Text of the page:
Wits develop principles: business & human rights

The United Nations has mandated a group of scholars anchored by the Centre for Applied Legal Studies (CALS) at Wits University to develop what promises to become substantively human rights aware codes of good business practice.

In a statement released yesterday CALS announced that it and coalition partners in Asia and Africa has been appointed to develop a template for the UN Guiding Principles on Business and Human Rights.

The assignment is interesting as coming alongside a flurry of business codes and initiatives that purport to observe human rights. On top of this pile, will be the so called codes of good corporate governance.

In South Africa these take form through the King codes which

are now on their third version and are officially known as the King III Report. In the UK, they have the Cadbury code and the Sarbanes- Oxley trail in the US. Critics, there are many, say this trail which has been driven by business interests has only come to fudge the human rights issues. In the post global financial crisis era there is a rising tide calling for business to be held accountable which is a move away from the view the business responsibility discourse.

The CALS announcement said the assignment was made by the United Nations Working Group on the issue of human rights and transnational corporations and other business enterprises. The UN Working Group’s decision follows an open call earlier this year for project proposals on this topic, and an objective evaluation of the many proposals received on the basis of, among other things, the value and experience of the proposers.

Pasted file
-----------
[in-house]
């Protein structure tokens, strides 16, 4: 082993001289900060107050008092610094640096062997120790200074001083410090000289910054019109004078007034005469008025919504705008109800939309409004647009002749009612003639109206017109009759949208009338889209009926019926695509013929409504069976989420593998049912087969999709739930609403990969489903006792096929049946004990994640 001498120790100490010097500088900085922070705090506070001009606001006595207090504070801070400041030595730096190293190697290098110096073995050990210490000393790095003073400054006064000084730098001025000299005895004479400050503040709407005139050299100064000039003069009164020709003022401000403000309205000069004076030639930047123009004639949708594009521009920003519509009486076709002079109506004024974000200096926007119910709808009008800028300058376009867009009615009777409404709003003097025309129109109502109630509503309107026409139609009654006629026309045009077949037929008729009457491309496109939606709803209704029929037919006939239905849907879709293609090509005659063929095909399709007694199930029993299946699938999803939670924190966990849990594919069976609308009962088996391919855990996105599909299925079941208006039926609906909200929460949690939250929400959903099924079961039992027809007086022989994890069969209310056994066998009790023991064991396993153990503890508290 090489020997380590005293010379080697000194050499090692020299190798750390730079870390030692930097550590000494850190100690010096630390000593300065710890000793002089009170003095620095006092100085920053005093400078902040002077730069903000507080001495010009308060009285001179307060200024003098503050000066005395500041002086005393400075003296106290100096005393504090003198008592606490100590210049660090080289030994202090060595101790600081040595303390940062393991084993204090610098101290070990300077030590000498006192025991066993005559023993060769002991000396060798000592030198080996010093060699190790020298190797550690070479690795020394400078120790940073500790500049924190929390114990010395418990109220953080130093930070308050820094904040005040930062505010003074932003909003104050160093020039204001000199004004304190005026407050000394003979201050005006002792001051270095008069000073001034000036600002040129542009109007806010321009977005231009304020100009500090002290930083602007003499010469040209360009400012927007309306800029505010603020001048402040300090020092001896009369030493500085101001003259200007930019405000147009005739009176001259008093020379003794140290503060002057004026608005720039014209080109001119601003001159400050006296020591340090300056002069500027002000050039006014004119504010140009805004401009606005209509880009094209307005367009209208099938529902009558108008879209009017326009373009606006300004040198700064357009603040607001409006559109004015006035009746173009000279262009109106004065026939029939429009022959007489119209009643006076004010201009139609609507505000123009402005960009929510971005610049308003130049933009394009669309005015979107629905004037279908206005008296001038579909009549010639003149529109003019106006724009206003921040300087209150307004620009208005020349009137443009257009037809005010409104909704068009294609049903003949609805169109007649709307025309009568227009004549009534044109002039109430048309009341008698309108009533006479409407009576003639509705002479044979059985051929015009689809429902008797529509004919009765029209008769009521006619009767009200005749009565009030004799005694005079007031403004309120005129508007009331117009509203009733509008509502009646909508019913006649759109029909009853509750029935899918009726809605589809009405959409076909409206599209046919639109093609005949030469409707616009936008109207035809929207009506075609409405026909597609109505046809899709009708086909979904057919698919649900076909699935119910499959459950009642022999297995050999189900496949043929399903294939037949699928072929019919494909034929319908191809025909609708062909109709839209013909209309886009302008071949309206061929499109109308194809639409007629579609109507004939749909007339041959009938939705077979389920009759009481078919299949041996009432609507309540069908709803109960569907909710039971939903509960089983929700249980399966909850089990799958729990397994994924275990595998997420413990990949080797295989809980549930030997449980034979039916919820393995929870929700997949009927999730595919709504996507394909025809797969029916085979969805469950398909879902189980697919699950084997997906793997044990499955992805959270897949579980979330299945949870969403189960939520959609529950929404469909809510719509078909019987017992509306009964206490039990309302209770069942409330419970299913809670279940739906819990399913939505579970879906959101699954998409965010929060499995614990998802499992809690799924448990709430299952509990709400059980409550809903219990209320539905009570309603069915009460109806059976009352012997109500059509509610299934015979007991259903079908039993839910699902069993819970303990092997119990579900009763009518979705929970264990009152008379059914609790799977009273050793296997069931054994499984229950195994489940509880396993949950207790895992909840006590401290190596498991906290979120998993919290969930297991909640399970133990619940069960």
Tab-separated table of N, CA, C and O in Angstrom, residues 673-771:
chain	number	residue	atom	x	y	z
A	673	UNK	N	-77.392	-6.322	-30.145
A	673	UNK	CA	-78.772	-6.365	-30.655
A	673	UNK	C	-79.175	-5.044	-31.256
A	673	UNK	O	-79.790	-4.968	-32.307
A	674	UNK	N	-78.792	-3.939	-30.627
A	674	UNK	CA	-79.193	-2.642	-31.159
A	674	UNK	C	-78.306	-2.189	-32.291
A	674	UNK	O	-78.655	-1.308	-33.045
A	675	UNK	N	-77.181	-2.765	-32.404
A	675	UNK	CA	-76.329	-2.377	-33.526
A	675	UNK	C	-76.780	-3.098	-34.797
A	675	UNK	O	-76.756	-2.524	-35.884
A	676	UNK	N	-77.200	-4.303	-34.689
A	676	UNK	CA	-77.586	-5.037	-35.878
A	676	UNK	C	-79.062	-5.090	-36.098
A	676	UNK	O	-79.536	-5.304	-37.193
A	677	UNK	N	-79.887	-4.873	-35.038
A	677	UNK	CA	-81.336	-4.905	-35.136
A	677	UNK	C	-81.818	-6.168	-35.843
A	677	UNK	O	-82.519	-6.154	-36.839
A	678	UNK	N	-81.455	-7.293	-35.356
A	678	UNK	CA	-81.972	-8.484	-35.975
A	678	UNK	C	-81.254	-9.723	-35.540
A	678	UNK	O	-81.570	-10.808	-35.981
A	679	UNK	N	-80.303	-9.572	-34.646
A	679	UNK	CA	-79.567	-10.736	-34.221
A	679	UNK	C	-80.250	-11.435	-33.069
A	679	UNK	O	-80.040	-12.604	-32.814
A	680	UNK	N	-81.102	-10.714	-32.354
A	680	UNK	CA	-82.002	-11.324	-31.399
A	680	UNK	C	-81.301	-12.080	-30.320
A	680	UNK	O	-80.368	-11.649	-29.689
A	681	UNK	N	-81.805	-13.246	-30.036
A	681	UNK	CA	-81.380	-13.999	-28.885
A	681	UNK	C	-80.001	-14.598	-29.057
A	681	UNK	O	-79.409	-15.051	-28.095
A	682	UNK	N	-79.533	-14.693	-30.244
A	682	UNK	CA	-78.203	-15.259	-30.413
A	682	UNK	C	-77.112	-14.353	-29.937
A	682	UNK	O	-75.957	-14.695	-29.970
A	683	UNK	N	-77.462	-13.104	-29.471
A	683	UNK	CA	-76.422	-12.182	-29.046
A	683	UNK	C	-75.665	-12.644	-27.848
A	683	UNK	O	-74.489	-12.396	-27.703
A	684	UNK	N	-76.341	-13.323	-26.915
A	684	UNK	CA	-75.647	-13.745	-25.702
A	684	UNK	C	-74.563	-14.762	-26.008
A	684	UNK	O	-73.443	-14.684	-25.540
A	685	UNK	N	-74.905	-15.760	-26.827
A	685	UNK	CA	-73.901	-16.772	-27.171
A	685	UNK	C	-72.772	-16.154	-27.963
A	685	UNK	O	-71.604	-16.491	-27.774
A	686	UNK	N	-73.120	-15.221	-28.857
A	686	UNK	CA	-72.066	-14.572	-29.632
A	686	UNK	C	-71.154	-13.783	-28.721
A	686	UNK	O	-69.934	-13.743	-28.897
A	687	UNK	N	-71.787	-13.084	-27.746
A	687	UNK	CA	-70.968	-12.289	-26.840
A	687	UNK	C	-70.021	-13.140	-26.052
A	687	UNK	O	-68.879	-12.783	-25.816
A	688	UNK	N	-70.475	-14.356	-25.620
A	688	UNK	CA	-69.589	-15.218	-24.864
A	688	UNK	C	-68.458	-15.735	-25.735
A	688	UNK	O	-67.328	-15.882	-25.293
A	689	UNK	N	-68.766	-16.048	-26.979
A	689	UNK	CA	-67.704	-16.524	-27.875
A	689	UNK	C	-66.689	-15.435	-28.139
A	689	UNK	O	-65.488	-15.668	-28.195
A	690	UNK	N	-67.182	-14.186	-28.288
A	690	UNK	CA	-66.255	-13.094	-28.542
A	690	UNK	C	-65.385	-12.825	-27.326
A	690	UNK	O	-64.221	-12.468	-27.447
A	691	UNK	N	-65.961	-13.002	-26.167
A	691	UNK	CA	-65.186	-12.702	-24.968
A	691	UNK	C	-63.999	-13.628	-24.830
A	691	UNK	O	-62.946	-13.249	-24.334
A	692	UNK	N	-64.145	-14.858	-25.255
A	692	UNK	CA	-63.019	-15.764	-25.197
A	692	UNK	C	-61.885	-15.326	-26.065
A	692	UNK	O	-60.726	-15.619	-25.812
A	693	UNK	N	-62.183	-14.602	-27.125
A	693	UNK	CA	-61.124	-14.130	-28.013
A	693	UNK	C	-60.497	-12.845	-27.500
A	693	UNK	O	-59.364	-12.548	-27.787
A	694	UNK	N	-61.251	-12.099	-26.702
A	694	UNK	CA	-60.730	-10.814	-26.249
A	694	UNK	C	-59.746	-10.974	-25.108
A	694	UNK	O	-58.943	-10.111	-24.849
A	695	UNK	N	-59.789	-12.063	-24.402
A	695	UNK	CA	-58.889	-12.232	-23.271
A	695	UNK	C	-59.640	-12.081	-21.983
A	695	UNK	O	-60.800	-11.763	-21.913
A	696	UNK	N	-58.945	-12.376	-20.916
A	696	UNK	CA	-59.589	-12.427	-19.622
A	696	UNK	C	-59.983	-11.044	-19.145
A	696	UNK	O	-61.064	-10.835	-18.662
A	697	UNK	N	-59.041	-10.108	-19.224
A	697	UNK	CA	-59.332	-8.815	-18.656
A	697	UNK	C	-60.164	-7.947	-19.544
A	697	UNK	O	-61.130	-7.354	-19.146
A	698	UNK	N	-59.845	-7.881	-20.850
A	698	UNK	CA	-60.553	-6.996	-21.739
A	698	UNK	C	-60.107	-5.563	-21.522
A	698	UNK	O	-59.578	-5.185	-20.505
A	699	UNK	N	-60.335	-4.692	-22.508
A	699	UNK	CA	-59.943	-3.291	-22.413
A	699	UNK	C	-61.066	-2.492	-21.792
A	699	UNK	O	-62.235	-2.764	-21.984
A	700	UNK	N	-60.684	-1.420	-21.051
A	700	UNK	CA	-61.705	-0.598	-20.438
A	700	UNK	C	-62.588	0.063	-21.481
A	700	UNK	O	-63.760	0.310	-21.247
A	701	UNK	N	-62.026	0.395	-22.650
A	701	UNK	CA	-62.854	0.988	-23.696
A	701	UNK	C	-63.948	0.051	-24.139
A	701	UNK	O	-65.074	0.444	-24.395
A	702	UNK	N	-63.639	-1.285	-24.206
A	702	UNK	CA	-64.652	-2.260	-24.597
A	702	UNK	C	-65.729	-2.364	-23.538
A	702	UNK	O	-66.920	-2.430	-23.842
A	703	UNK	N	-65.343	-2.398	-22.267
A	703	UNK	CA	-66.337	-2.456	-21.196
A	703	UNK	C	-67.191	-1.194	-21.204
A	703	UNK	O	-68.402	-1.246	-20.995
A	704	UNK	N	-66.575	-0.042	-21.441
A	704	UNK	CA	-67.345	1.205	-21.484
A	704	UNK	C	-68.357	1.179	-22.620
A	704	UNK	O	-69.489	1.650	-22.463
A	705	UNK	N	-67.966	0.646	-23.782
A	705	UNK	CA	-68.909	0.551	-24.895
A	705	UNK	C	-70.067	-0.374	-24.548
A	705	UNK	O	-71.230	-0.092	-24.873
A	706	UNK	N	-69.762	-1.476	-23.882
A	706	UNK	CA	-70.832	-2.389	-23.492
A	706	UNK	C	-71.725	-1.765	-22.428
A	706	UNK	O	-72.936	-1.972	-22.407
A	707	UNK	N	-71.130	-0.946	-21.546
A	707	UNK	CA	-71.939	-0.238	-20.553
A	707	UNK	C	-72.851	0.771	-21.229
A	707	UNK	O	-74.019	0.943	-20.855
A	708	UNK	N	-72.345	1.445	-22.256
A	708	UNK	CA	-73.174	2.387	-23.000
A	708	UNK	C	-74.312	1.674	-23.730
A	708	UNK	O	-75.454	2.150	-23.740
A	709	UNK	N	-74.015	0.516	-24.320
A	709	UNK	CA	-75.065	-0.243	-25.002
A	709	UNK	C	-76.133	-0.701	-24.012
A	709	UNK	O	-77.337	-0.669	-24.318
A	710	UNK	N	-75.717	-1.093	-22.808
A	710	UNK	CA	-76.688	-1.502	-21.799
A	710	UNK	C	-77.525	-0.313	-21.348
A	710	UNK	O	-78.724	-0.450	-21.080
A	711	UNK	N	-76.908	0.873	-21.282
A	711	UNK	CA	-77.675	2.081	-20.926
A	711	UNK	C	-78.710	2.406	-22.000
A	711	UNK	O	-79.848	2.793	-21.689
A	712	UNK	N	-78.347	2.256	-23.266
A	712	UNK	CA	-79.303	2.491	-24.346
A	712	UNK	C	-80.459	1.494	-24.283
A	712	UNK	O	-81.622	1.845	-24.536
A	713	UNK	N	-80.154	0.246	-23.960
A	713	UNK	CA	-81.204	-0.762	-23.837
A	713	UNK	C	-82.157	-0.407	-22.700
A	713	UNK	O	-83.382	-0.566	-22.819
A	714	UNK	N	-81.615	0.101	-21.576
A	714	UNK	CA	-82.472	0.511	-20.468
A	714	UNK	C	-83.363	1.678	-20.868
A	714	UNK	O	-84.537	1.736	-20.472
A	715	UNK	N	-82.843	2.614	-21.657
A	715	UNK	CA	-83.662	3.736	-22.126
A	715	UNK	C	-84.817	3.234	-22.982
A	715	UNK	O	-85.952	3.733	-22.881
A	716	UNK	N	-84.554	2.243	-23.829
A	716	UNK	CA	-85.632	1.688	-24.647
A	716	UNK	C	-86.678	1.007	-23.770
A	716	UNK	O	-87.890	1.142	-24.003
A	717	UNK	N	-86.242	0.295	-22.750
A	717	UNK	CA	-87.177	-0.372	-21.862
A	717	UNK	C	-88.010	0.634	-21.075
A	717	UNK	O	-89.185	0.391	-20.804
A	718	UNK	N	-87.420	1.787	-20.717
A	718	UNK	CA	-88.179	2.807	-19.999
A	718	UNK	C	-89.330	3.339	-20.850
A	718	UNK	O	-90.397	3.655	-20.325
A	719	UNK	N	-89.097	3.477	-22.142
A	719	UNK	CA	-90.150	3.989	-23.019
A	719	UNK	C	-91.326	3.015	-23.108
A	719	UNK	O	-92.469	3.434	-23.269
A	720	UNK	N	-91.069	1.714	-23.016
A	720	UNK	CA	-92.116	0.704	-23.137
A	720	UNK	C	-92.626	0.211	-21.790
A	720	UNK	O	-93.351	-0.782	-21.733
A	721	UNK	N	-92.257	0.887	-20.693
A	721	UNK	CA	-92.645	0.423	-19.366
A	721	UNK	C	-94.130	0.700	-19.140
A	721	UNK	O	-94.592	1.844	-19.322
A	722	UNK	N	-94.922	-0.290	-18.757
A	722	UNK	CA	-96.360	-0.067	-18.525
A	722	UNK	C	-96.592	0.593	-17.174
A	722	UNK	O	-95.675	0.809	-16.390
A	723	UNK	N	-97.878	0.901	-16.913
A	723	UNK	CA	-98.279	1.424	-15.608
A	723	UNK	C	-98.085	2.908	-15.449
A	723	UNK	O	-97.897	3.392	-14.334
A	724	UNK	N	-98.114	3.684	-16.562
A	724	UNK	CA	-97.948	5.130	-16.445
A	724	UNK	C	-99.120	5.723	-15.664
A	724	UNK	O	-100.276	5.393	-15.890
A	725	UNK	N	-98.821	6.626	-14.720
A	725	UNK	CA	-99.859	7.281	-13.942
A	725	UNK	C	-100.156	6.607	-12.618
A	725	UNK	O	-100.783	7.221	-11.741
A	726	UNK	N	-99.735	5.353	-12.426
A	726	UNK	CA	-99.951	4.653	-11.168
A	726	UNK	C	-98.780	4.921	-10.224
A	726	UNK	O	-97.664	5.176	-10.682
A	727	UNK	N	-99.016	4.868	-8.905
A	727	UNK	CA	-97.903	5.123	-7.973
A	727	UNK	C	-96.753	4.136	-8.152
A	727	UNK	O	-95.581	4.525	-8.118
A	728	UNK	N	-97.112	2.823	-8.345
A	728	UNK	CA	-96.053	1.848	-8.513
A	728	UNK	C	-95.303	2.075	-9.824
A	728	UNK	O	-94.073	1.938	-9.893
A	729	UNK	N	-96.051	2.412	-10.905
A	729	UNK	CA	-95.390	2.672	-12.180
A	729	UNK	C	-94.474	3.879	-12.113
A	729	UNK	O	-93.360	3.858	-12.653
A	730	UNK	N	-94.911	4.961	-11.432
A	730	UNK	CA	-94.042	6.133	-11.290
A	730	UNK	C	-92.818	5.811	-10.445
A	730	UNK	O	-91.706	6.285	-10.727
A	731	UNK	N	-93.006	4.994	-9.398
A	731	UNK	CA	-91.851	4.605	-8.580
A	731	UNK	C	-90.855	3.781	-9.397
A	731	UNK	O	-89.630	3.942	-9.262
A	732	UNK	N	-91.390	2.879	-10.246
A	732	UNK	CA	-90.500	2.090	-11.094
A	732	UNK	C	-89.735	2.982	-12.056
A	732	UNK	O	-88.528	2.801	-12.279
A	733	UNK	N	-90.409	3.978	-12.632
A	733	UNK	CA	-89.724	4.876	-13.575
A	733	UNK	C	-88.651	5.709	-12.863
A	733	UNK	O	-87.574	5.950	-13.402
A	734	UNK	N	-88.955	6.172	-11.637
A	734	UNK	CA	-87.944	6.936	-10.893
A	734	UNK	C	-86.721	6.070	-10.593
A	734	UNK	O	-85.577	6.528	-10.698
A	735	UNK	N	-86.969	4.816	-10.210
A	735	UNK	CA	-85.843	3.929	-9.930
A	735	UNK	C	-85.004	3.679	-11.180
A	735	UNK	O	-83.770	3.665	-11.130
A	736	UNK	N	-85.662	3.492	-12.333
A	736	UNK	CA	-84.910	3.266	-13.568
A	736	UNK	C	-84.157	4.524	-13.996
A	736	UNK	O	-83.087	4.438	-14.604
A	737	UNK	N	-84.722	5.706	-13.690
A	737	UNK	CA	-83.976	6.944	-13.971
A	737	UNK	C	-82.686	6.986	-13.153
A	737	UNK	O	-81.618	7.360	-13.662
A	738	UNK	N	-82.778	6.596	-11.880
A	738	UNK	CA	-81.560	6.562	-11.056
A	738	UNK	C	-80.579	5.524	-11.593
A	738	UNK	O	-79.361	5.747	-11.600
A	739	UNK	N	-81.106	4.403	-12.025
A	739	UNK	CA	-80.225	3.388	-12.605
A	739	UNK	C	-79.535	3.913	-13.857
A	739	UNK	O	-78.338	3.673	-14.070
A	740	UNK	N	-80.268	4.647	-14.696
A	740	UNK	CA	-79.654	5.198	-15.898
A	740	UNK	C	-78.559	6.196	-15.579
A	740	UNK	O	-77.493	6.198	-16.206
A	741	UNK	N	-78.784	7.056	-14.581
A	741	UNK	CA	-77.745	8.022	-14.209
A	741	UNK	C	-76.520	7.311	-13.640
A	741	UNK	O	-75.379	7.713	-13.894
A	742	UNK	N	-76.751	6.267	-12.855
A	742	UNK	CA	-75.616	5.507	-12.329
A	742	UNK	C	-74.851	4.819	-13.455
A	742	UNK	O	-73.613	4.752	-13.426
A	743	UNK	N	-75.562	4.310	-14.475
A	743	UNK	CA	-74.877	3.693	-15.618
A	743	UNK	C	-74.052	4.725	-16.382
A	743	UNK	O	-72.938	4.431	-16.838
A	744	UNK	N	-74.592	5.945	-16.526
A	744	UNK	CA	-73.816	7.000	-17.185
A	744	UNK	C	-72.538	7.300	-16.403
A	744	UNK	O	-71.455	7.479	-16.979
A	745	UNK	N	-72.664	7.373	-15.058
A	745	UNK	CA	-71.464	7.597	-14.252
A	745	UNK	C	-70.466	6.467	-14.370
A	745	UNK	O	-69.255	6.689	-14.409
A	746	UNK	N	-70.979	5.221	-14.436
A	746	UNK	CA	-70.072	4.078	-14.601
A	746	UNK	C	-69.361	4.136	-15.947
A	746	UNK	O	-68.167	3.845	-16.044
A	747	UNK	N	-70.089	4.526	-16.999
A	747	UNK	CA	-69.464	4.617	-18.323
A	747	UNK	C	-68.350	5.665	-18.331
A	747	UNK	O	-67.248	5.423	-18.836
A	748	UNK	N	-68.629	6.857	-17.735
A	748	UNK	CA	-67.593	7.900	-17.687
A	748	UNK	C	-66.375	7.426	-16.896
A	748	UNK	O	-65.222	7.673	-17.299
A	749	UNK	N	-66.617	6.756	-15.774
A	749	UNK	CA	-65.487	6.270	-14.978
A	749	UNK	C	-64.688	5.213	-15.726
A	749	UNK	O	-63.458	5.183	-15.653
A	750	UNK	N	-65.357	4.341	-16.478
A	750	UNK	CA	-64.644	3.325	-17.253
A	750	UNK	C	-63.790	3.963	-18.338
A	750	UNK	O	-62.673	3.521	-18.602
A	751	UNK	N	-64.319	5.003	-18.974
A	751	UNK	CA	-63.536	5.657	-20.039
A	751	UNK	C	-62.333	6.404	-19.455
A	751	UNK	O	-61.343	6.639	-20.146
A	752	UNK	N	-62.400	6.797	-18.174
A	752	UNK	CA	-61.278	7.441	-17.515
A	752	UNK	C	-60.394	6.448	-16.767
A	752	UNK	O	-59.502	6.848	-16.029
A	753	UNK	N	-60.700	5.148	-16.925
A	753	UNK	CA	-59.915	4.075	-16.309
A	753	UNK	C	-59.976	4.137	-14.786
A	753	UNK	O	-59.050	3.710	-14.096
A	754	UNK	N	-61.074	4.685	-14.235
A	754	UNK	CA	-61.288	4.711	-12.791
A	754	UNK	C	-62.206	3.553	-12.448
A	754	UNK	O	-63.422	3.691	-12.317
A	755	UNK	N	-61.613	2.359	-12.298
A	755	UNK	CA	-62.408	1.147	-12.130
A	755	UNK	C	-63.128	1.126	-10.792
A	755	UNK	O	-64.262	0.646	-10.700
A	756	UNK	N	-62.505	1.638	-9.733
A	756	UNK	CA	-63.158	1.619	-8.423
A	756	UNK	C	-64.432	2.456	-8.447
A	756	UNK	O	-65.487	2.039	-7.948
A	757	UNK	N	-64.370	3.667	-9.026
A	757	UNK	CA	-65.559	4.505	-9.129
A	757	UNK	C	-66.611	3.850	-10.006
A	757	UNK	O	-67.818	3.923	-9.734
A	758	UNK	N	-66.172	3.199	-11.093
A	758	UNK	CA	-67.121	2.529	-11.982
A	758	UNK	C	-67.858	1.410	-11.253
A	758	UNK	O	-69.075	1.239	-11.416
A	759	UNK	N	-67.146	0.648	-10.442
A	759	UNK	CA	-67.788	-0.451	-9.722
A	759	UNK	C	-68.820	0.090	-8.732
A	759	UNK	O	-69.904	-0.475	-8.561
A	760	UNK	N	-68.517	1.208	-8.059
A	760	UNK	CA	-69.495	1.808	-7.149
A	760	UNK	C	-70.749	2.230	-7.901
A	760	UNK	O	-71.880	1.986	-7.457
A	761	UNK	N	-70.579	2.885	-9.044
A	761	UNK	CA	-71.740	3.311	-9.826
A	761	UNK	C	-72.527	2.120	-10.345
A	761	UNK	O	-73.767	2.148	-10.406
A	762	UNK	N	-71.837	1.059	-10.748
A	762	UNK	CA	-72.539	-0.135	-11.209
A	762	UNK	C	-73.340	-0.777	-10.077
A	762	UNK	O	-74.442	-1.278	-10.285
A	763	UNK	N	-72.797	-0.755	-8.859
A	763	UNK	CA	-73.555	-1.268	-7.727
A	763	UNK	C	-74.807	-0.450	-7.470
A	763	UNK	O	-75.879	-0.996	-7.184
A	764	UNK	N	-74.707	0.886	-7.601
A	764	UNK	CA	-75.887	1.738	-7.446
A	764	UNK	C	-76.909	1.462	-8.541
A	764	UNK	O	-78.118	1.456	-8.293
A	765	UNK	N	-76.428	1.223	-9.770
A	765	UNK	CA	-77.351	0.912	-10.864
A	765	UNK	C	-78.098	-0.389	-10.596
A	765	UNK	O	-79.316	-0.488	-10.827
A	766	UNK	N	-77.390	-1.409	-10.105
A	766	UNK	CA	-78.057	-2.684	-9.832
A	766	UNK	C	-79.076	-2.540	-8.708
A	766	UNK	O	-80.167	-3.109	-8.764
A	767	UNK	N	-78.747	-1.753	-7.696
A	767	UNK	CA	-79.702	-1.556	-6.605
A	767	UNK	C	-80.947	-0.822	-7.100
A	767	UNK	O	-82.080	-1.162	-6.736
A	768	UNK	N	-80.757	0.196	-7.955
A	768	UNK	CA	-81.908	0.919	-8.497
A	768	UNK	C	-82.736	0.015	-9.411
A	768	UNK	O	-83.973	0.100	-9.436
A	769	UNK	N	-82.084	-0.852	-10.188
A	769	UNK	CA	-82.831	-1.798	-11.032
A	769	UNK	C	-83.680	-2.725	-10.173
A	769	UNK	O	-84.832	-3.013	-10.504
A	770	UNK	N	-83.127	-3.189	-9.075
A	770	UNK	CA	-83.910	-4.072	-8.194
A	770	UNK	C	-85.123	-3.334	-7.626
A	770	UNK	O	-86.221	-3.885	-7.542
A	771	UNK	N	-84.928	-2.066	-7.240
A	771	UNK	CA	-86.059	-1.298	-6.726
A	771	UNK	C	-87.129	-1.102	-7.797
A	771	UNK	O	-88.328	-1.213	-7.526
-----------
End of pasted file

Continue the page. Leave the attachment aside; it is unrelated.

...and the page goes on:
Bonita Meyersfeld, Associate Professor and Director at CALS said “The UN Working Group has awarded this important National Action Plans (NAP) project to the coalition, with precise instructions to assist it in developing a NAP Template for use by governments, business enterprises, civil society and other stakeholders on a variety of topics,”

“This template will also inform the UN Working Group’s guidance to UN Member States and other actors at the UN Human Rights Council and other fora to better ensure accountability for human rights violations in the context of business activities.”

The coalition partners also include the Centre for Human Rights at the University of Pretoria; the South African Institute for Advanced Constitutional, Public, Human Rights and International Law at the University of Johannesburg; the Asian Business & Rule of Law initiative at the Singapore Management University Law School (SMU-ABRL), Singapore Compact, ASEAN CSR Network as well as independent consultants, Joanne Bauer, Adjunct Professor at the School of International and Public Affairs at Columbia University, USA and Sumi Dhanarajan, Adviser at SMU-ABRL and a board member of the Business & Human Rights Resource Centre.

The CALS statement also noted that the assignment is significant step in marking the first award and commissioning by the UN Working Group of a project involving third parties from the regions represented in the coalition.

We at ujuh.co.za hope that this will benefit the push for business to be held accountable for their actions. That is because the promise of responsibility that comes with documents like King III which have mainly translated into glossy annual reports which make largely unsubstantiated and unaccountable claims.


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